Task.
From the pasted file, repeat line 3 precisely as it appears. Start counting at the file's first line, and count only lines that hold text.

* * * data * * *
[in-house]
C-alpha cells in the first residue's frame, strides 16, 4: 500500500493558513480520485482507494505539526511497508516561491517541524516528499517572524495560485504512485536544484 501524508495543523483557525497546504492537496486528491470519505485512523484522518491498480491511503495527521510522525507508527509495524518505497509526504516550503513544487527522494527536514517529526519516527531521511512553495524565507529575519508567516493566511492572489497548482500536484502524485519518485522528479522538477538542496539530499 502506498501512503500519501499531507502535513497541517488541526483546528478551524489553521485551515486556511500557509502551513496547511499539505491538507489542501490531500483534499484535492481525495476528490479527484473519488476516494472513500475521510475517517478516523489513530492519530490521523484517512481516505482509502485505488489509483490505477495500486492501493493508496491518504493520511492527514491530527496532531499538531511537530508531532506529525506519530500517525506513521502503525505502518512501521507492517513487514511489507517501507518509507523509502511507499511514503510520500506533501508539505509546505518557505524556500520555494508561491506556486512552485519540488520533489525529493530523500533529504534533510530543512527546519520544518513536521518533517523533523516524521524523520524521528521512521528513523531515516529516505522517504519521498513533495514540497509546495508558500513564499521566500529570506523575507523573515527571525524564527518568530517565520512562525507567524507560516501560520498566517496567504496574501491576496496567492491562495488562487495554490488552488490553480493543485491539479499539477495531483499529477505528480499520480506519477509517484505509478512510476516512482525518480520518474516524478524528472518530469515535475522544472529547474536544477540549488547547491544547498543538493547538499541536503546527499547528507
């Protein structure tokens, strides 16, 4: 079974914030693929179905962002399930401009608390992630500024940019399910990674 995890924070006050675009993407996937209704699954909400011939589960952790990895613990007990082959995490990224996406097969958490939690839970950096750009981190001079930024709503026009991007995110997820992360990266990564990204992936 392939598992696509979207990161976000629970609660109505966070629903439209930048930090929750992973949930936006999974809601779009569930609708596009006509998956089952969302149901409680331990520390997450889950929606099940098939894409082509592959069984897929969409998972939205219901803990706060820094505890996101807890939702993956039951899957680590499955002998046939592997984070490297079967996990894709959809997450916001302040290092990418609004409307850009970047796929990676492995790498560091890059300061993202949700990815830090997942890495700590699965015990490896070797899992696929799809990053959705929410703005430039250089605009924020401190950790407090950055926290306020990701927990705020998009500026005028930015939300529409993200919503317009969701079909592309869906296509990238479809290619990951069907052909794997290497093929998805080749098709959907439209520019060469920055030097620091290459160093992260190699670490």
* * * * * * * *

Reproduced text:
């Protein structure tokens, strides 16, 4: 079974914030693929179905962002399930401009608390992630500024940019399910990674 995890924070006050675009993407996937209704699954909400011939589960952790990895613990007990082959995490990224996406097969958490939690839970950096750009981190001079930024709503026009991007995110997820992360990266990564990204992936 392939598992696509979207990161976000629970609660109505966070629903439209930048930090929750992973949930936006999974809601779009569930609708596009006509998956089952969302149901409680331990520390997450889950929606099940098939894409082509592959069984897929969409998972939205219901803990706060820094505890996101807890939702993956039951899957680590499955002998046939592997984070490297079967996990894709959809997450916001302040290092990418609004409307850009970047796929990676492995790498560091890059300061993202949700990815830090997942890495700590699965015990490896070797899992696929799809990053959705929410703005430039250089605009924020401190950790407090950055926290306020990701927990705020998009500026005028930015939300529409993200919503317009969701079909592309869906296509990238479809290619990951069907052909794997290497093929998805080749098709959907439209520019060469920055030097620091290459160093992260190699670490």